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December 18, 2012
Arizona To Let Third Year Law Students Sit For The Bar
The Arizona Supreme Court has amended its rules to allow third year students to take the bar exam in that state. There are certain conditions attached to the allowance. Students must have taken 90% of their courses or have no more than eight hours left to complete to qualify for the exam. Students must not be enrolled for more than two semester hours in the month of the exam or the previous month. The most important condition is that law students (via law school certification) must show they have graduated within 120 days of the first day of the bar exam. The rules allow an additional 60 days to make the showing. No graduation or certification within these time frames means the results are voided.
The Arizona State University Sandra Day O’Connor College of Law lauds the move in a press release:
Judy Stinson, Associate Dean for Academic Affairs at the College of Law, echoed Sylvester’s comments about the advantages that the rule change will provide students.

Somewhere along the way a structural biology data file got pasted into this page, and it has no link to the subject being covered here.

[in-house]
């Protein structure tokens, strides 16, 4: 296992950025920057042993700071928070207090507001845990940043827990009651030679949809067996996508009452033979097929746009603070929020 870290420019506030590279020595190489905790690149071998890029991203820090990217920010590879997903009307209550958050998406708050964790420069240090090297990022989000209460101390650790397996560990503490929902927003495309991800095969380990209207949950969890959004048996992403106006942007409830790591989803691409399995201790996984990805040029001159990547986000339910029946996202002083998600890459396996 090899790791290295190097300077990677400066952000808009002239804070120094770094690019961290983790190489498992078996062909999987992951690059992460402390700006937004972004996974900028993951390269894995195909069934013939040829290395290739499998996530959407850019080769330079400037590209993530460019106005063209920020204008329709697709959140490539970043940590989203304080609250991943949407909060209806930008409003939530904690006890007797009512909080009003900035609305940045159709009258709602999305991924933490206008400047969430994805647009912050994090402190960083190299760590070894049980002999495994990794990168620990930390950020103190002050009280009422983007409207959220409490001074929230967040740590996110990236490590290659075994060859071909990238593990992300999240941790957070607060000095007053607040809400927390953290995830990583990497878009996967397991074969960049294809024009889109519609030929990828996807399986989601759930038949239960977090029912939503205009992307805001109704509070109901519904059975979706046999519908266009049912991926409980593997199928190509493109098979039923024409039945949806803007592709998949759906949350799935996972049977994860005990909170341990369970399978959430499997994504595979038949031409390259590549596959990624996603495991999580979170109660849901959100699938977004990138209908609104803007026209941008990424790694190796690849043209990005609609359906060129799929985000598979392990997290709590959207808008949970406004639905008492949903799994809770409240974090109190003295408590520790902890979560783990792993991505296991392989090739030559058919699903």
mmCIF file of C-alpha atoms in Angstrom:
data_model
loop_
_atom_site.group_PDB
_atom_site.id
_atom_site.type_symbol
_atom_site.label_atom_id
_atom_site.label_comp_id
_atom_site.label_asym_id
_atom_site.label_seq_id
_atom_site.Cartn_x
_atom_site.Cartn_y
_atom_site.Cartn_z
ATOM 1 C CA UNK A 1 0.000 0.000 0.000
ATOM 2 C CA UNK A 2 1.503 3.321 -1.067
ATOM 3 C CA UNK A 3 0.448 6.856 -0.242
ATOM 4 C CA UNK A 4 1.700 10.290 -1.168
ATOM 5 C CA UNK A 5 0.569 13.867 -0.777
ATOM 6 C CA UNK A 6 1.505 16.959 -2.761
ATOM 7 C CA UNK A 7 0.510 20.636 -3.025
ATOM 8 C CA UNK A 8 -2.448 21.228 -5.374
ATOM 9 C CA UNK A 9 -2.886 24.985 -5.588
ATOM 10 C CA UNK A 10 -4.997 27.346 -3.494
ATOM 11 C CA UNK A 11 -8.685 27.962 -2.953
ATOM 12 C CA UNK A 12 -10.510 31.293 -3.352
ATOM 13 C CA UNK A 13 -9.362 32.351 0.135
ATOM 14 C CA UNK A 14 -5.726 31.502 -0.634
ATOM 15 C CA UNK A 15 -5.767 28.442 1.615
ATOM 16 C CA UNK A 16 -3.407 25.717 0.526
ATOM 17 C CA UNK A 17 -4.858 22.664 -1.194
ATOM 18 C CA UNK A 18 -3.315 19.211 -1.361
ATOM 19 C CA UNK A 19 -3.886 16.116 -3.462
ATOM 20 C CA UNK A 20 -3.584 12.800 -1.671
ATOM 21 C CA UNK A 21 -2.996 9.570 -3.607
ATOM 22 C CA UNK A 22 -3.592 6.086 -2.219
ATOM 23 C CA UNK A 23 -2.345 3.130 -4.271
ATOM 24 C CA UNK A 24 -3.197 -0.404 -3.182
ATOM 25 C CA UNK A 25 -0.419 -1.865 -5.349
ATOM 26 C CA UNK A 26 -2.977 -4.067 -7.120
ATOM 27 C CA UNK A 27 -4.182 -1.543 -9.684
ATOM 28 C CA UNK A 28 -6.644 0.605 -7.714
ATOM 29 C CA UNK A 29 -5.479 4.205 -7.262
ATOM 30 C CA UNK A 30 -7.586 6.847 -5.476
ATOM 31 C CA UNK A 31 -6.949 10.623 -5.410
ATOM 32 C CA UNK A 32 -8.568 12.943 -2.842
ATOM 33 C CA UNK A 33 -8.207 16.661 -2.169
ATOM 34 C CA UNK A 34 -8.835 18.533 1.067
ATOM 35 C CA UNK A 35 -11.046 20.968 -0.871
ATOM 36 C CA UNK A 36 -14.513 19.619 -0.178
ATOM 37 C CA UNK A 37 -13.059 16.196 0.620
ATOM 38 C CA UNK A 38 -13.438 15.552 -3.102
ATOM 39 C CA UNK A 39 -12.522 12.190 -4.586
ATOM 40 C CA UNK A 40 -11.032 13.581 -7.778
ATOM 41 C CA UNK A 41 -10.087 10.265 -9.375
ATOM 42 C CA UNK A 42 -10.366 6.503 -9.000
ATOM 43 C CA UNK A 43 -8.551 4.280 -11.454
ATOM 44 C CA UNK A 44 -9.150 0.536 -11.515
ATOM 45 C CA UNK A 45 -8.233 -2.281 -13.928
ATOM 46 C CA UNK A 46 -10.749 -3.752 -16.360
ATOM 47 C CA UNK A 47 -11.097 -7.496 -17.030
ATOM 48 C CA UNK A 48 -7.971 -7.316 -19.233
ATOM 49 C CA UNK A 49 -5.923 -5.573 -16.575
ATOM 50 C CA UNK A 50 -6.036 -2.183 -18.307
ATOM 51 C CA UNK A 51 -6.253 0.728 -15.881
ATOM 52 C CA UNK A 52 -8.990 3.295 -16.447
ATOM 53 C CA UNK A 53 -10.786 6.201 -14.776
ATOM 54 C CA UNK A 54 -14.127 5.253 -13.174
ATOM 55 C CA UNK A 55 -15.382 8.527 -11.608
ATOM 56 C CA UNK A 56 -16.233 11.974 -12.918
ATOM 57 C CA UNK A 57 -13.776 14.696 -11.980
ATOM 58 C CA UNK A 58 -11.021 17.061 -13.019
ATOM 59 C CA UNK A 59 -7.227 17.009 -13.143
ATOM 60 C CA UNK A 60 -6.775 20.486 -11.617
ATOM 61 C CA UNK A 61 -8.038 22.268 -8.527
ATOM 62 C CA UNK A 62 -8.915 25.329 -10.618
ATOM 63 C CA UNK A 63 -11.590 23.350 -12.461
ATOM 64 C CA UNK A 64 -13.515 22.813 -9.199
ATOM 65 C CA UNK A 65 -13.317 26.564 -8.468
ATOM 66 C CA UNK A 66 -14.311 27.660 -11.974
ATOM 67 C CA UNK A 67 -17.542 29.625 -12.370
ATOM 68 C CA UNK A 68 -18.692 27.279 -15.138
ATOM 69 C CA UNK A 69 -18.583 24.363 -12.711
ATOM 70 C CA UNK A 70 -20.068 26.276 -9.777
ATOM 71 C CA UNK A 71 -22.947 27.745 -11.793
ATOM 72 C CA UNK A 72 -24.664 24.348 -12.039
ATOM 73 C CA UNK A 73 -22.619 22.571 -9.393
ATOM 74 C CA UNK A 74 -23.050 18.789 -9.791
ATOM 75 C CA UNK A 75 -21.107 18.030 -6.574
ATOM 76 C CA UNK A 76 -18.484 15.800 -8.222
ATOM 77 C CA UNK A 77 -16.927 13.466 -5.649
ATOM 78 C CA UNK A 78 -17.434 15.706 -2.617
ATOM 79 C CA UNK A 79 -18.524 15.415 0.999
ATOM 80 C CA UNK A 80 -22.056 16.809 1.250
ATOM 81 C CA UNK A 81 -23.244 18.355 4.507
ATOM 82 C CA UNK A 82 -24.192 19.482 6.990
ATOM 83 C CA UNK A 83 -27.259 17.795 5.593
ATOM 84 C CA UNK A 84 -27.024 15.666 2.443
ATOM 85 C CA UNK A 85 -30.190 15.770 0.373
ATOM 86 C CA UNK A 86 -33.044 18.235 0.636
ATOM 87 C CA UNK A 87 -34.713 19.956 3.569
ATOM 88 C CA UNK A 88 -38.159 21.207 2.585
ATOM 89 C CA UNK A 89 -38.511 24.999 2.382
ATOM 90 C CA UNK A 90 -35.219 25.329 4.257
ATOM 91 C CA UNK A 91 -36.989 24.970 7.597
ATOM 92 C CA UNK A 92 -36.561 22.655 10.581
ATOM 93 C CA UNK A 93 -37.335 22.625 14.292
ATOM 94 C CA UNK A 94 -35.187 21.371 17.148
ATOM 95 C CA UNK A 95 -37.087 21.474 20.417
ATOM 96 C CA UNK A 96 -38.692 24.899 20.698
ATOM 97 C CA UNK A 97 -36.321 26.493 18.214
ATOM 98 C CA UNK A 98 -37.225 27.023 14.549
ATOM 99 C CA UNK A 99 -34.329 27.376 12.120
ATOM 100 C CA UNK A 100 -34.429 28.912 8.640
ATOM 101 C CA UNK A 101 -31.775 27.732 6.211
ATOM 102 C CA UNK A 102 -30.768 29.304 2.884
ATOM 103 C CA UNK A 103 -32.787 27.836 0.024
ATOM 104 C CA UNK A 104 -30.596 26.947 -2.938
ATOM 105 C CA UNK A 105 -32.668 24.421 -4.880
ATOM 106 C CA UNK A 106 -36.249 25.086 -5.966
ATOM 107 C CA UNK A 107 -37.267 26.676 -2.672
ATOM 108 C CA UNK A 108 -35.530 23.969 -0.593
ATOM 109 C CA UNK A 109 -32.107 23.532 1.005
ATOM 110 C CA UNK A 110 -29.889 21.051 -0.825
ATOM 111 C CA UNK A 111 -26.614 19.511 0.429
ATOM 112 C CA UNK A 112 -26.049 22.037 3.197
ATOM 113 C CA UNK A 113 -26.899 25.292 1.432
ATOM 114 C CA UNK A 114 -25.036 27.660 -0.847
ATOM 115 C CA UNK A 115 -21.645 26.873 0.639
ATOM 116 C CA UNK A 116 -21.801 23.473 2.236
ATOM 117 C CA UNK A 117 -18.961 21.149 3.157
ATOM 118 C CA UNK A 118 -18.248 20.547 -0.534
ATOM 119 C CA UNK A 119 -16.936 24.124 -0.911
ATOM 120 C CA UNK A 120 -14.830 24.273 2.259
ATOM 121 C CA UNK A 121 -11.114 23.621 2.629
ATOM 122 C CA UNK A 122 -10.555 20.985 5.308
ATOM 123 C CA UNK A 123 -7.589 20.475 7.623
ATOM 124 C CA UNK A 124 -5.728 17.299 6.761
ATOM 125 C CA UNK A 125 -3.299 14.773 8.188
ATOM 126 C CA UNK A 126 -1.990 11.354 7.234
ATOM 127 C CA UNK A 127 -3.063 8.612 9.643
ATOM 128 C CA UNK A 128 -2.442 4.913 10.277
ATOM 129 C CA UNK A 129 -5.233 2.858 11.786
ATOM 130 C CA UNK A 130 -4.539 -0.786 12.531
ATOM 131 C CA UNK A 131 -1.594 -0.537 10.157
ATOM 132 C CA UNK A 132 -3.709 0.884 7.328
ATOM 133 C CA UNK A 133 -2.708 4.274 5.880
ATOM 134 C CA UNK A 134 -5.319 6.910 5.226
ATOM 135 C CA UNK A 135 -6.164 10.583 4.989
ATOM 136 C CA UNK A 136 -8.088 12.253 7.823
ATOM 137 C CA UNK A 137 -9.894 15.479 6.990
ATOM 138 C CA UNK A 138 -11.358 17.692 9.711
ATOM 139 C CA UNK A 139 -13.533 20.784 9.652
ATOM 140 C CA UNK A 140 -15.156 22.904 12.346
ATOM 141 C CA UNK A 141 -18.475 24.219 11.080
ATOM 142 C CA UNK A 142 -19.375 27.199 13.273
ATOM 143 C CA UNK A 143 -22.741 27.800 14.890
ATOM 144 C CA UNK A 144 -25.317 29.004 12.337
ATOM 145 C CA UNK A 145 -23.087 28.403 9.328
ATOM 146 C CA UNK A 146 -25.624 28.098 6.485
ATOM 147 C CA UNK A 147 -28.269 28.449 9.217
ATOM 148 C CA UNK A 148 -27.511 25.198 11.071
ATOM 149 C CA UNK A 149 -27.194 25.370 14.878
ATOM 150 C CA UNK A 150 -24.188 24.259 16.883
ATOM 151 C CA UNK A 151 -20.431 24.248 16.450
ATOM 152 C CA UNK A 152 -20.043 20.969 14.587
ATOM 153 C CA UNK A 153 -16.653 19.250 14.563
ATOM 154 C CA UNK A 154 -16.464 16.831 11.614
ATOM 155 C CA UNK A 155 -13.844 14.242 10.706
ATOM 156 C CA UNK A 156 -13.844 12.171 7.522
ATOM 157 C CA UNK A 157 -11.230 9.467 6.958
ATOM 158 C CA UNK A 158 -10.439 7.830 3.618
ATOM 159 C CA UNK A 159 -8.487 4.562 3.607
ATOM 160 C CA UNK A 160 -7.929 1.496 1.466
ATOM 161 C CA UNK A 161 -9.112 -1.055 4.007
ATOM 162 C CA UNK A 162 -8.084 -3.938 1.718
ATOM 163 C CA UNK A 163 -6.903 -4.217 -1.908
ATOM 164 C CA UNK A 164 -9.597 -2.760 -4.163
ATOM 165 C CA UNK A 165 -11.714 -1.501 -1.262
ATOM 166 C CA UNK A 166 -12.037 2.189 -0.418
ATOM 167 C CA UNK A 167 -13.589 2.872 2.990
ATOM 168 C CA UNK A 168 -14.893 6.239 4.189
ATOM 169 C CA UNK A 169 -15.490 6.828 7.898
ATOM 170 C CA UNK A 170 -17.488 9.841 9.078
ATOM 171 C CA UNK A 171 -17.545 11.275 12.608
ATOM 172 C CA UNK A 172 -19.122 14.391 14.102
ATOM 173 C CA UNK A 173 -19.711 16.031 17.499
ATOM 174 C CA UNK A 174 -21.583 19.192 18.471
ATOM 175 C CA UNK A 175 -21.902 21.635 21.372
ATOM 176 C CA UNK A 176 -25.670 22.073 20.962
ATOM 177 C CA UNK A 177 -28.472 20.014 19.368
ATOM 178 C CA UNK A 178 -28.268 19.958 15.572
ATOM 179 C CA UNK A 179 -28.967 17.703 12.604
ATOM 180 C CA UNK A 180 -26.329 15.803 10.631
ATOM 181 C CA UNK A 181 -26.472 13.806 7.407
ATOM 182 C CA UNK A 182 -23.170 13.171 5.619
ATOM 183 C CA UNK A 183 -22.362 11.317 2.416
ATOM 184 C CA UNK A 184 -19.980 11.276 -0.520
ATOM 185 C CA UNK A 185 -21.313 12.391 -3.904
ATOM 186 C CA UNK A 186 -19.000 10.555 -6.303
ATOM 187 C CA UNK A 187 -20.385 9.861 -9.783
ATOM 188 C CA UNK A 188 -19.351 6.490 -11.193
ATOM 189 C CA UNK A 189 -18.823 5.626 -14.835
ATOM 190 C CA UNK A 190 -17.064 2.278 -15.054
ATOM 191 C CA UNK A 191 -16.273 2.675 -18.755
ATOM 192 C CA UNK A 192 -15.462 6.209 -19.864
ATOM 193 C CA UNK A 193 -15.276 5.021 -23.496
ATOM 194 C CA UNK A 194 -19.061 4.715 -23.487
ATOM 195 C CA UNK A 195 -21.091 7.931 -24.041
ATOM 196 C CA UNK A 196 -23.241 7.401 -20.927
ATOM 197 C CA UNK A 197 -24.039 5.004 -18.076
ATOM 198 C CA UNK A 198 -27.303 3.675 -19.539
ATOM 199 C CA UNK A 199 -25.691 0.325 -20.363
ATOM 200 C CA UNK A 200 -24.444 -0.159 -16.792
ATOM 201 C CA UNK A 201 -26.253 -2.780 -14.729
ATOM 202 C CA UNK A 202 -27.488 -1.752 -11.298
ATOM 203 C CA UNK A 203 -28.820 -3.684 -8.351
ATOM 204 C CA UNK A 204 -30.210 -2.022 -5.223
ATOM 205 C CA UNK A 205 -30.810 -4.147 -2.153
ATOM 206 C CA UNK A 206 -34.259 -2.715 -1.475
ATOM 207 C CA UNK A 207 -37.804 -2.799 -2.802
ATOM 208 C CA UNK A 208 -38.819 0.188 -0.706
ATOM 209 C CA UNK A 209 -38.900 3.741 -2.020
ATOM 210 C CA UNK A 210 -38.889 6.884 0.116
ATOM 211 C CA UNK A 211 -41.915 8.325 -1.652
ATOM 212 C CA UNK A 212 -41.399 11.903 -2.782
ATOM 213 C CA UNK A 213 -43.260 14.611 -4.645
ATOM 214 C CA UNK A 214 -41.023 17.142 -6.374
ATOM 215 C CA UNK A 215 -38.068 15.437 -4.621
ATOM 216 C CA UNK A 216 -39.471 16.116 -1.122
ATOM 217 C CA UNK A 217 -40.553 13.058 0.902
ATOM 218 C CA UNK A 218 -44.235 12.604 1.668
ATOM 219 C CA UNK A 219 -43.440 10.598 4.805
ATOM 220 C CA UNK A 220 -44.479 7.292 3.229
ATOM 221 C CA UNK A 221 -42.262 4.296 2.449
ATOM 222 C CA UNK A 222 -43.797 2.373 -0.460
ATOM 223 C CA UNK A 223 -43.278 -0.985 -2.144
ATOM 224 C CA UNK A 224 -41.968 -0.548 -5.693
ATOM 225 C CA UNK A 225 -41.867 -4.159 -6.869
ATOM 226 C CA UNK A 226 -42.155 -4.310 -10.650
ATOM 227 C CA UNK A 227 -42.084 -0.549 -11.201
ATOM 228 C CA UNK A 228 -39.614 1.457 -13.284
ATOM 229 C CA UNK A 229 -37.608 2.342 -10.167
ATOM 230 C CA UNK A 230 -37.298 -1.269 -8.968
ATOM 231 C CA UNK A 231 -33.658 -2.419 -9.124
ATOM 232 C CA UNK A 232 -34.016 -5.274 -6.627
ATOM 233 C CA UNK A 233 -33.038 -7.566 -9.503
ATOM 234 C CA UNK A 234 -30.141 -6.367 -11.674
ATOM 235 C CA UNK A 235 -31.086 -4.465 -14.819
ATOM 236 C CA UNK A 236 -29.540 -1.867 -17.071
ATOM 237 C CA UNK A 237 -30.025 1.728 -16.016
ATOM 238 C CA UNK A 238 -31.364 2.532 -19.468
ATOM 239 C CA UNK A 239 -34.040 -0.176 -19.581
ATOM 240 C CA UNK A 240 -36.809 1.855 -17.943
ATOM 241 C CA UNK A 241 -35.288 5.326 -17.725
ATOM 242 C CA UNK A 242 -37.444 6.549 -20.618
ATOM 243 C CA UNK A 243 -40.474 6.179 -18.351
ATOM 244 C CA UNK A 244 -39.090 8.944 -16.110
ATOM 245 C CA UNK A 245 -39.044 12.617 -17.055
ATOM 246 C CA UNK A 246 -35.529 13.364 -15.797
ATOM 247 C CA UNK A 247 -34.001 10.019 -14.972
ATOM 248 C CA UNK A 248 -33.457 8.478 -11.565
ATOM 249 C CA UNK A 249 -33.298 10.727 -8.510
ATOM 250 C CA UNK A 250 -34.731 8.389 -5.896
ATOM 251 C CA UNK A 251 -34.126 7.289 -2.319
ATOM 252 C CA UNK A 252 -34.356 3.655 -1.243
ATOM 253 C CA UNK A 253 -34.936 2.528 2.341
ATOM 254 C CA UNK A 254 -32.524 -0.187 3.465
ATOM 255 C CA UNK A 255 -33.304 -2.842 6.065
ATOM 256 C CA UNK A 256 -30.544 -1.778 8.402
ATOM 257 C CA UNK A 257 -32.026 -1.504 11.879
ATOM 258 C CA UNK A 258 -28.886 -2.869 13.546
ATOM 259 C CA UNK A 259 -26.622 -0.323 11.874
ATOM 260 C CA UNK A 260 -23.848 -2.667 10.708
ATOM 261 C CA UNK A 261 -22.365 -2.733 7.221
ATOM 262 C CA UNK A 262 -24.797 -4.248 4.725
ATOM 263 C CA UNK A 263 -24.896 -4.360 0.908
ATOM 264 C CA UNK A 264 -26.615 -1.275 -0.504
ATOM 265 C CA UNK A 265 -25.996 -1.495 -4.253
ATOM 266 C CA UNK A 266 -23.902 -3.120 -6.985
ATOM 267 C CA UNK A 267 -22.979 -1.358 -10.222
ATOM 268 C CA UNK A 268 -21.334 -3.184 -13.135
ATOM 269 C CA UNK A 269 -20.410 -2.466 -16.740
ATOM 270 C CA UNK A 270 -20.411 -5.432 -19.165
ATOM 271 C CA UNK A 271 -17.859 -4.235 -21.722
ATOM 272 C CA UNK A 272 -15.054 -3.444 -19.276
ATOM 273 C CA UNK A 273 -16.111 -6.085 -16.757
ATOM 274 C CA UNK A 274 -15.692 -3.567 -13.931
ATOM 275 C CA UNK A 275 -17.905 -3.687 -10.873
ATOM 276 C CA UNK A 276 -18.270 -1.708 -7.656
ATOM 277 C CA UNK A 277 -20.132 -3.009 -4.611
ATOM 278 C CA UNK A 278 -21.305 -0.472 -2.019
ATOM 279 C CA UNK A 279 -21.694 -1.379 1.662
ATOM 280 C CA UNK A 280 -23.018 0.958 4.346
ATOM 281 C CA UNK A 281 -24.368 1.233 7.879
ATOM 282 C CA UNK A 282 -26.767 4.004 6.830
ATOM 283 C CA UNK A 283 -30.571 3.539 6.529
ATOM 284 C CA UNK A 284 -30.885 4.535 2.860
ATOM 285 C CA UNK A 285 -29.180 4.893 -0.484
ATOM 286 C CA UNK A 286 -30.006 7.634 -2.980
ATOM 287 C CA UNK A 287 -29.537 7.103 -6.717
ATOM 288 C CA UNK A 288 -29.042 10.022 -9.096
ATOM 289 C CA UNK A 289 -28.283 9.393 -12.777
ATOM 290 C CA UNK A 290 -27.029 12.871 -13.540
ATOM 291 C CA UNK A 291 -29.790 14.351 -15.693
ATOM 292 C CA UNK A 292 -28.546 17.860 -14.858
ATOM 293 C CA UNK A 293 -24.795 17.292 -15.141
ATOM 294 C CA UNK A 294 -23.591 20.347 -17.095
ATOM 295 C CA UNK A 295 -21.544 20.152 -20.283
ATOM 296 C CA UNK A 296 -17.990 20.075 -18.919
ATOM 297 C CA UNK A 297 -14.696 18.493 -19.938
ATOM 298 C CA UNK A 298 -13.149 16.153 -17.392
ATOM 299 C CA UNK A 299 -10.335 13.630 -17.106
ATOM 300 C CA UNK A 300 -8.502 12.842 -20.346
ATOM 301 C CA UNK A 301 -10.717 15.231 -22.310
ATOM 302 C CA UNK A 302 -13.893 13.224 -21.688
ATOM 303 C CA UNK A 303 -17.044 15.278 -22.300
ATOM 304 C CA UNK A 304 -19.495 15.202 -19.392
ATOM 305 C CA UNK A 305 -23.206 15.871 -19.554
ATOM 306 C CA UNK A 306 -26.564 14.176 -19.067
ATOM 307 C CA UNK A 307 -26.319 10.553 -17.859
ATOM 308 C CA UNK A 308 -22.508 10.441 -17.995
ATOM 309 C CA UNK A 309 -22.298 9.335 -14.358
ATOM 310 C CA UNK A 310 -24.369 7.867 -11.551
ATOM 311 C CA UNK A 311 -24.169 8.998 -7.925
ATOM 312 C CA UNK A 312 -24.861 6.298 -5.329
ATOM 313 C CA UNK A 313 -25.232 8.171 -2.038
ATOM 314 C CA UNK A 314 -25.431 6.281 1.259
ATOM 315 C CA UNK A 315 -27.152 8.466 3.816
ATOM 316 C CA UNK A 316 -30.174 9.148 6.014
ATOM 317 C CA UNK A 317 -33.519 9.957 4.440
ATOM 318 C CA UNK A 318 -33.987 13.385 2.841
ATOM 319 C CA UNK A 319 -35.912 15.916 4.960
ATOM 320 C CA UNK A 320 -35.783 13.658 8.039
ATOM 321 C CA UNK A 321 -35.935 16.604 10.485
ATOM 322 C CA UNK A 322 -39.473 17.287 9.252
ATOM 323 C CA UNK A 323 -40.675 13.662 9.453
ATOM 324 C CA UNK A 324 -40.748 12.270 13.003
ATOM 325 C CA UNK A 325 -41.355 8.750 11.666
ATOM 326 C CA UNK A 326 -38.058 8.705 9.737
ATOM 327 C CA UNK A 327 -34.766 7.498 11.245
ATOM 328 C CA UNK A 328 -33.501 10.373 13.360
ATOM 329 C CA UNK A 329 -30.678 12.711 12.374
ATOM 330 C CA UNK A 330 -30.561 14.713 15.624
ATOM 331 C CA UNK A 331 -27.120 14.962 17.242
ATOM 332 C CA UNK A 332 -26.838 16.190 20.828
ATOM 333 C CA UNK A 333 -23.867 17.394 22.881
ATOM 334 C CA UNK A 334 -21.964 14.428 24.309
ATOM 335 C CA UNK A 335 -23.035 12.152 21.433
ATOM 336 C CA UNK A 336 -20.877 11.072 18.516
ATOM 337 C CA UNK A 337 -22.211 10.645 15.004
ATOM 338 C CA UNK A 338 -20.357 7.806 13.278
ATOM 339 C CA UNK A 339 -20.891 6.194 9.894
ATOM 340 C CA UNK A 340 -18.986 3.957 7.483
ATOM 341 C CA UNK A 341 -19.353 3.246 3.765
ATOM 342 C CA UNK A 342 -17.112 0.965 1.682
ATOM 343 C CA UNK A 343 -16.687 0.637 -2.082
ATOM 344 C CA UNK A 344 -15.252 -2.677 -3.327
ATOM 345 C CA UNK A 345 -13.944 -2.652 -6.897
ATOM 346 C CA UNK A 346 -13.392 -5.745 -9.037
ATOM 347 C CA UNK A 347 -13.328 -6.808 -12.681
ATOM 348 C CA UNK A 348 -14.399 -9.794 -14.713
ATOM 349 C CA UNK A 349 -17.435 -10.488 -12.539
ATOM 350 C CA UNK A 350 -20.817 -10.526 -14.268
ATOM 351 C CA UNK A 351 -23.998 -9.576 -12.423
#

“It is a win-win for everyone involved,” Stinson said. “This rule change will make our students more employable earlier and give them the ability to offset the cost of their legal education sooner as well. It will also allow students to take the bar exam in Arizona in the spring and take another state’s bar exam in the summer, should they choose to do so.”
Third-year students who are allowed to sit for the February bar will already have completed more than 90 percent of their coursework prior to taking the exam, which will give the College of Law flexibility in crafting the final weeks of their law school education.
Brian Leiter suggests that there will be a push for an in-house bar review course. I know that many schools, particularly those with less than stellar bar passage rates provide some form of bar review. These typically do not substitute for the commercial versions popular with law students. Arizona law schools might find a better solution by contracting with one of these commercial bar services to provide that service as part of the preparation for early takers.
This site from West provides free access to an unannotated version of the Arizona state and local court rules as published in West's Arizona Revised Statutes Annotated. The contents of these rules are current through amendments received as of May 15, 2010.
Seriously? The rules are available on commercial Westlaw with amendments through October 12, 2012. The site has this note as well:
Over two years without an update, I don’t think so. [MG]
This site has been upgraded to assure you a positive Westlaw experience.